The Financial & Insurance Conference Planners Midwest Region Meeting, held August 23–24 at the newly built InterContinental Chicago O’Hare, provided an intimate environment for planners and partners to learn and connect, with ample opportunity for one-on-one networking.
Informative sessions focused on new technology with James Spellos, CMP, of Meeting U.; a review of FINRA regulations that relate to meetings with Jennifer Litchfield of Princor Financial Services (see sidebar); and topics such as “Goals, Attitudes, and Behaviors—What Creates Value.” Attendees also participated in roundtable discussions on how to demonstrate value to our partners. The packed agenda featured a panel of hospitality partners offering new ideas on how to maximize budgets for décor, entertainment, and more.
The InterContinental Chicago O’Hare hosted a reception and dinner to round out the one-and-a-half-day event. A special thank-you to the InterContinental and to all speakers and attendees for their participation!
FINRA Tip Sheet
Financial Industry Regulatory Authority rules prohibit a firm, or a person associated with a firm, from accepting or offering non-cash compensation in connection with the sale and distribution of securities products. “Non-cash compensation” can cover everything from a gift basket to a plane ticket.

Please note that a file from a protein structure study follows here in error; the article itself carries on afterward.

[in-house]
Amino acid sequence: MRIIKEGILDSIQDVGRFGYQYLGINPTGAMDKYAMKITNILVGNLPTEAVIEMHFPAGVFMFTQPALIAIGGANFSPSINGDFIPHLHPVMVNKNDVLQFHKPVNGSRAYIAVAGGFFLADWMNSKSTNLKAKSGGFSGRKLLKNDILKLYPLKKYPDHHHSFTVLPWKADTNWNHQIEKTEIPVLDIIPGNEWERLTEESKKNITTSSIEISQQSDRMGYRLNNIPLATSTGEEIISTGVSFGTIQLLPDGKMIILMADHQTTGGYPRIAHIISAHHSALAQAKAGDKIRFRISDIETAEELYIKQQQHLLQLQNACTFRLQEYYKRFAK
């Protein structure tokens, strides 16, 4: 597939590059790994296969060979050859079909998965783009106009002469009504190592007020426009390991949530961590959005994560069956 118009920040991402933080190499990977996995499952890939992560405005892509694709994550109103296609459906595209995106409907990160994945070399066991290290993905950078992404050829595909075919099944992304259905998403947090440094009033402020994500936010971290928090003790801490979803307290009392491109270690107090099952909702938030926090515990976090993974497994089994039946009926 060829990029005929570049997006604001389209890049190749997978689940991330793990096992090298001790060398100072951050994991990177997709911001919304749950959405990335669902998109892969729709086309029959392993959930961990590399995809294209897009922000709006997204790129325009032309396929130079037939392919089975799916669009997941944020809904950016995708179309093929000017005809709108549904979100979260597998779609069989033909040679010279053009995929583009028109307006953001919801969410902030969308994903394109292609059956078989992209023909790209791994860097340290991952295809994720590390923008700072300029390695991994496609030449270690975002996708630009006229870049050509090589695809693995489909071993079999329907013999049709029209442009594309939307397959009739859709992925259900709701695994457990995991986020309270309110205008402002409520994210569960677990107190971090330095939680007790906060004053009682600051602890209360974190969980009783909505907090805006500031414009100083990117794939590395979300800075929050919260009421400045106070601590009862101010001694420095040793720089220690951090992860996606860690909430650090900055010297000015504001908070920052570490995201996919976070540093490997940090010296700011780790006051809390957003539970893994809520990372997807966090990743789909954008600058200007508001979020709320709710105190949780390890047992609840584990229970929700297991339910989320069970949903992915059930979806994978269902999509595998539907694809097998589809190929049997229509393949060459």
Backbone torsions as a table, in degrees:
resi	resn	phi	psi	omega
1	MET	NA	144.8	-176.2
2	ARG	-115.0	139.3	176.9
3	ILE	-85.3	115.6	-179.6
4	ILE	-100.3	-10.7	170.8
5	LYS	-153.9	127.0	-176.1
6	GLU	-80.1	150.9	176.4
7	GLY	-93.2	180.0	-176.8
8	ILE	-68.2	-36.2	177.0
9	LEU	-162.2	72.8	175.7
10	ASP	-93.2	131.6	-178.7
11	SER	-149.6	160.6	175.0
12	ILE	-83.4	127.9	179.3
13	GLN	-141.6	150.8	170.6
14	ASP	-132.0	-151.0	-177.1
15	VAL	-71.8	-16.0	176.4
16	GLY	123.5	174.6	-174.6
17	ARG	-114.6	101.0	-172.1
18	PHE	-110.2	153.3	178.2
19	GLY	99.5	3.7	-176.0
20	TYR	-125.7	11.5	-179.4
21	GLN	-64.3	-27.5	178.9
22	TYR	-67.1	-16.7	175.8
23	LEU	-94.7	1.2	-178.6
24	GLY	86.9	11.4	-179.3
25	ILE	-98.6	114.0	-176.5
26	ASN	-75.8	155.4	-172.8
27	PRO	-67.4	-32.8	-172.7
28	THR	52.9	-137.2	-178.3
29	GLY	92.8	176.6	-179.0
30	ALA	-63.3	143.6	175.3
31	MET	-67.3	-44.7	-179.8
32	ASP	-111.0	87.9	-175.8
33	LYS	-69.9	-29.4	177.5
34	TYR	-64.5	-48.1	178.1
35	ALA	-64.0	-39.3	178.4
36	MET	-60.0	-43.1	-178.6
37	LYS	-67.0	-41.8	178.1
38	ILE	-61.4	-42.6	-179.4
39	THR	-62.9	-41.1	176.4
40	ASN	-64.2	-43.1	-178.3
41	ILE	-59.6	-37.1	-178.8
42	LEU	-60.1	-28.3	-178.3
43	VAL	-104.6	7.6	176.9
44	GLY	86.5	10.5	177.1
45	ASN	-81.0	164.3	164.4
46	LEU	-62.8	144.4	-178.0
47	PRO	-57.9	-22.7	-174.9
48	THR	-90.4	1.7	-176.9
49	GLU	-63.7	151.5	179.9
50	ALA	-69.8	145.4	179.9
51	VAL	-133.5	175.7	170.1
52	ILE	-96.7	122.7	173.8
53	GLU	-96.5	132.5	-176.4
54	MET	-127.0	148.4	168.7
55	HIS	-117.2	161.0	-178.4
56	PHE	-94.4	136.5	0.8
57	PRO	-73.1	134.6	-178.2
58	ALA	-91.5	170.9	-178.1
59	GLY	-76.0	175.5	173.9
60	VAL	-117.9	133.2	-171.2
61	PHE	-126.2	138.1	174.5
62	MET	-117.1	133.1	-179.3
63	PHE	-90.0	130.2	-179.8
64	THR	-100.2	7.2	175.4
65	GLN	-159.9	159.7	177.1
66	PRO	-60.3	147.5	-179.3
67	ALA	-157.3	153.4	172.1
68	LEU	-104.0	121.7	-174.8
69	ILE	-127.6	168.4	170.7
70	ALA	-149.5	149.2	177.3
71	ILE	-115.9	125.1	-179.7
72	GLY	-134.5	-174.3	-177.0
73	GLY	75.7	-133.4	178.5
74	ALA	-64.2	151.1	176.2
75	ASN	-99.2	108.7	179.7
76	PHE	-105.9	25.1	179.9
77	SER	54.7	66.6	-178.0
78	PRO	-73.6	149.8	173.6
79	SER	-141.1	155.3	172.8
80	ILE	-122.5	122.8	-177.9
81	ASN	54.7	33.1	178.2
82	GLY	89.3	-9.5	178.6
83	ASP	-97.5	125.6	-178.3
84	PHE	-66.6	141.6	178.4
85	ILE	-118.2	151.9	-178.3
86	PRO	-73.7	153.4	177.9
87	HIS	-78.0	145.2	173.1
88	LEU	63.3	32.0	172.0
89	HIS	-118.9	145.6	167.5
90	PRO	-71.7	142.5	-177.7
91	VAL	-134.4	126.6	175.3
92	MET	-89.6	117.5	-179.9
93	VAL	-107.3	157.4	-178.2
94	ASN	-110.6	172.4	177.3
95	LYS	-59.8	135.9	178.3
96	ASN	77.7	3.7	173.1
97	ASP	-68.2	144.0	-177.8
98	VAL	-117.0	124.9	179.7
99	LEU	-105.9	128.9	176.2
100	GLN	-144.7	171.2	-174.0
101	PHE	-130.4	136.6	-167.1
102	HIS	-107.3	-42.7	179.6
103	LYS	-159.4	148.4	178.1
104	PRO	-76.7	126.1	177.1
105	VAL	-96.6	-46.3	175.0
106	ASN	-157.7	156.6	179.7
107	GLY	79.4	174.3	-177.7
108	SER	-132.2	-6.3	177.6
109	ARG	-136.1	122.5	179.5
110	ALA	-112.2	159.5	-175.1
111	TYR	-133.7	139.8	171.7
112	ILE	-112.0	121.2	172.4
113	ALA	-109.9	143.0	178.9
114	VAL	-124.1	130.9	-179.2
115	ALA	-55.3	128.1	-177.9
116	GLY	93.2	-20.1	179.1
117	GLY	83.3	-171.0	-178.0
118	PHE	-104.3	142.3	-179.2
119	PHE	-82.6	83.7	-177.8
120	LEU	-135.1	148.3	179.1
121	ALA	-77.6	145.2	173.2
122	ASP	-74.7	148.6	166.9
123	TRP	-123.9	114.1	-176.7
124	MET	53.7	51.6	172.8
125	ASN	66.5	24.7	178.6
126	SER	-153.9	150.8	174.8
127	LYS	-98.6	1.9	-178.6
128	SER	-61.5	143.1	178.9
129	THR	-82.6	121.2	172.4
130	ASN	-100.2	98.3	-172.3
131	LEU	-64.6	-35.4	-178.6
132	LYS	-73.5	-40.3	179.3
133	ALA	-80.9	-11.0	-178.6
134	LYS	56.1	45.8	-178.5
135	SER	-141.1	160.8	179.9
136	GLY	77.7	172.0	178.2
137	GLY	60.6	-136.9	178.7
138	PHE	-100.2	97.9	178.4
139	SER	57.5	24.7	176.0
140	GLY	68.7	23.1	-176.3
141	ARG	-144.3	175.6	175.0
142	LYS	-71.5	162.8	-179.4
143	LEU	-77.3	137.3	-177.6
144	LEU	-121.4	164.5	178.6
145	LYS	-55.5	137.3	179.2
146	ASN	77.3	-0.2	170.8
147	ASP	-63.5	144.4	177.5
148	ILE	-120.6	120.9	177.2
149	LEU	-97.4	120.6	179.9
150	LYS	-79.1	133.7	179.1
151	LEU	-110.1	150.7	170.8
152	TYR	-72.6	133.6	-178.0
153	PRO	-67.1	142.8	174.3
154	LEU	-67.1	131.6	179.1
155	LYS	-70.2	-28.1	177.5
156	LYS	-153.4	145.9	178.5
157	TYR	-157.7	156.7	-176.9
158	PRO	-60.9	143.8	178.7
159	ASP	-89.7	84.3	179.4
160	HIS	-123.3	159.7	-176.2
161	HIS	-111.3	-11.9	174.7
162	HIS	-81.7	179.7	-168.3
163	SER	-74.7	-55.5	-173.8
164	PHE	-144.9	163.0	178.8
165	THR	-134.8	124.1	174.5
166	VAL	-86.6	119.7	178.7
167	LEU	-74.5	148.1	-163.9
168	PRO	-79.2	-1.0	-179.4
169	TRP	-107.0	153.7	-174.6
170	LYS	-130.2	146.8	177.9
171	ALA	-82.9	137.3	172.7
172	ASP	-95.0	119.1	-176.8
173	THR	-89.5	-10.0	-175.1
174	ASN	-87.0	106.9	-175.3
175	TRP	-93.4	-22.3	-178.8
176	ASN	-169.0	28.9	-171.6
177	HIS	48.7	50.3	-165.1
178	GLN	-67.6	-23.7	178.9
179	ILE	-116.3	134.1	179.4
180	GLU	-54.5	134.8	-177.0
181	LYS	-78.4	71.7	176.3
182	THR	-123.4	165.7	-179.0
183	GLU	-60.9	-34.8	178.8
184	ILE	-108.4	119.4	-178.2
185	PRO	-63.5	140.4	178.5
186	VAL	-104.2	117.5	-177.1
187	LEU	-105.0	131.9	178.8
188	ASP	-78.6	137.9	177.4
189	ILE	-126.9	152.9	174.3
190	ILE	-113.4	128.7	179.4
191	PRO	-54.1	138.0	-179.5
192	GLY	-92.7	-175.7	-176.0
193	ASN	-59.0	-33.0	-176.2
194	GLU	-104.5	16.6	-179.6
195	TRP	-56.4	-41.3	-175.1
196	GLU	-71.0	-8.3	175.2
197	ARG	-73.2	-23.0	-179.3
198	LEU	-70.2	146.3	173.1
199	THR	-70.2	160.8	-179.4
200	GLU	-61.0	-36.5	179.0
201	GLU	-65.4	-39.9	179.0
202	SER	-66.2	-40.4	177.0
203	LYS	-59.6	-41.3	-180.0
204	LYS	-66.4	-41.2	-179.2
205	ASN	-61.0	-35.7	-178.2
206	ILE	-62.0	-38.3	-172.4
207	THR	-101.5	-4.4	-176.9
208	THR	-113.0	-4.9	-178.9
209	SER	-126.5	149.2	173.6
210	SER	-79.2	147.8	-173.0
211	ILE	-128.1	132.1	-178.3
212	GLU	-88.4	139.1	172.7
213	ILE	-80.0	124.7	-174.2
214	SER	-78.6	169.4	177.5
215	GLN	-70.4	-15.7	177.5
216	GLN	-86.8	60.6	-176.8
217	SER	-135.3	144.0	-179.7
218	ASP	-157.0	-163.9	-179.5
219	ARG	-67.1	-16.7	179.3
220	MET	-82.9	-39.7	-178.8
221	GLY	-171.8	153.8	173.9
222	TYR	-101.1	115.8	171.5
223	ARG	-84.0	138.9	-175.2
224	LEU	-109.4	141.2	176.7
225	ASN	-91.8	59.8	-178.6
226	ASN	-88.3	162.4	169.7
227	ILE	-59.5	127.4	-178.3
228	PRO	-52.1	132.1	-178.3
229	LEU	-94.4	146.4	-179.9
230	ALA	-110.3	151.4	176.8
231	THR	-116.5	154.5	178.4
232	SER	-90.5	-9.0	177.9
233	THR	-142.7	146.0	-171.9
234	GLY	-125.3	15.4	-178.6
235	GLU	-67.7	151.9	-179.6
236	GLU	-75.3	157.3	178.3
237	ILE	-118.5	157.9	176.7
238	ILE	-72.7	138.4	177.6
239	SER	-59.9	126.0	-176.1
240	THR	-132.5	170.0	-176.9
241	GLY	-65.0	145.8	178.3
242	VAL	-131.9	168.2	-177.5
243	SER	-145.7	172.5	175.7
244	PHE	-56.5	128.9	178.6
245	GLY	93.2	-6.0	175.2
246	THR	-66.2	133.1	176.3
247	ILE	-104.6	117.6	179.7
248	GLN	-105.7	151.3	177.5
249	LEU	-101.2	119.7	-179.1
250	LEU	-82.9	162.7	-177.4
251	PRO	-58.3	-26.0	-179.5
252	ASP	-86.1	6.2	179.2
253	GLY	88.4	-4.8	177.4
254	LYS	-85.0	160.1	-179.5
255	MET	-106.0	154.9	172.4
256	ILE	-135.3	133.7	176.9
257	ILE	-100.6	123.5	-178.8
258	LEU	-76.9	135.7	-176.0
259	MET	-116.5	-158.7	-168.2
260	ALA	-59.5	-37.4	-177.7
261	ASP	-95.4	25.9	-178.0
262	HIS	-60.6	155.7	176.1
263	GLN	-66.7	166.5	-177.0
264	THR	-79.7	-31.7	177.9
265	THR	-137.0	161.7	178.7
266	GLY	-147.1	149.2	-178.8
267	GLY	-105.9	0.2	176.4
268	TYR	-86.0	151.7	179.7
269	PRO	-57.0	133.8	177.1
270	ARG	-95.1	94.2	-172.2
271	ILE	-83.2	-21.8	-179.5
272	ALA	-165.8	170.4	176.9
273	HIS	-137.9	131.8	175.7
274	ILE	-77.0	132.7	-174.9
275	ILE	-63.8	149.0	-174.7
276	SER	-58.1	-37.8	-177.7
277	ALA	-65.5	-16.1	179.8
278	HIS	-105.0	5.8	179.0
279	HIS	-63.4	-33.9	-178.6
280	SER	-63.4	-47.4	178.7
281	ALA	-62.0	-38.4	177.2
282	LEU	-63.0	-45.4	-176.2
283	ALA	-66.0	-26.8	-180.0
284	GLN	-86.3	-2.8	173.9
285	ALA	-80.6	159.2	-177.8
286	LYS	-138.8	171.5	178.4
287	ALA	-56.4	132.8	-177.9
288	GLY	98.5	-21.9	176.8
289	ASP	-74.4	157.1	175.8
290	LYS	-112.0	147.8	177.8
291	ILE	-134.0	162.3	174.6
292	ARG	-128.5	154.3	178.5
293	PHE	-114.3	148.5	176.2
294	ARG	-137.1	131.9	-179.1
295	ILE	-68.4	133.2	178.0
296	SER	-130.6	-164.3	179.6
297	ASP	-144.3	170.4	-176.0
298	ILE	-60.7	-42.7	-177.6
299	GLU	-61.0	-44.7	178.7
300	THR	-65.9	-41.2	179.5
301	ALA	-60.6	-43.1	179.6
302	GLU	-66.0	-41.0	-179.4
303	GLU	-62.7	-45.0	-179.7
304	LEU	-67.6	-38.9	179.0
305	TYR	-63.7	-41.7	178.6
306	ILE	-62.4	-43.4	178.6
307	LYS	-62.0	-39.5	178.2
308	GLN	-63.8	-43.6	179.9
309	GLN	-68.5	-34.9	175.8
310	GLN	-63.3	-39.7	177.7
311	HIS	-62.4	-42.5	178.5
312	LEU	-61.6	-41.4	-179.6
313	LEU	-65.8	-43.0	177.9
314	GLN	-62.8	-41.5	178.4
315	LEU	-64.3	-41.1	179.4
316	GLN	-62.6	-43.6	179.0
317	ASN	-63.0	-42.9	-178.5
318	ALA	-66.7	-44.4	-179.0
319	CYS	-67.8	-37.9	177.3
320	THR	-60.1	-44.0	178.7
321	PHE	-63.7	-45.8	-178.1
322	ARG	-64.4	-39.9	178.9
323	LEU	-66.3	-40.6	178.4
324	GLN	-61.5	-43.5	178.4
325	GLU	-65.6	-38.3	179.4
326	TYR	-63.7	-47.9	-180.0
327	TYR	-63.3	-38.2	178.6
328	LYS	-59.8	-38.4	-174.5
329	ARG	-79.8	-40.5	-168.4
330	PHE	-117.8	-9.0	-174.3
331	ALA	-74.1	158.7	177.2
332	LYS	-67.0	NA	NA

So, as Jennifer Litchfield, assistant director of compliance, Princor Financial Services Corp., asked attendees at the recentMidwest Region Meeting, how can a company host a meeting for FINRA-regulated producers that doesn’t involve offering non-cash compensation?
The answer lies in FINRA’s own exceptions and interpretations. One exception is that companies may pay for hotel rooms, transportation, meals, and materials associated with educational or training meetings. “The primary purpose of the meeting must be education and/or training,” Litchfield said. “FINRA has been clear to offer interpretive guidance that there is to be no entertainment associated with educational and training meetings.”
Another exception relates to gifts. Companies are allowed to give gifts worth less than $100 (per rep, per year), occasional meal or event tickets, or logoed items of nominal value.
Here are Litchfield’s FINRA dos and don’ts for education meetings:
- Confirm whether the invitee is FINRA-registered
- Get broker/dealer approval
- Host meals, snacks, hotel, transportation for invitee
- Disclose all costs associated with event
- Provide ample substantive material
- Book an appropriate location
- Stick to promotional items or gifts of nominal value
- Provide entertainment
- Pay expenses for guests of invited persons
- Choose venue based only on attractions/accommodations
- Give gifts of substantial value
- Pay for extra nights at hotel
- Allow individuals to attend without approval from their broker/dealer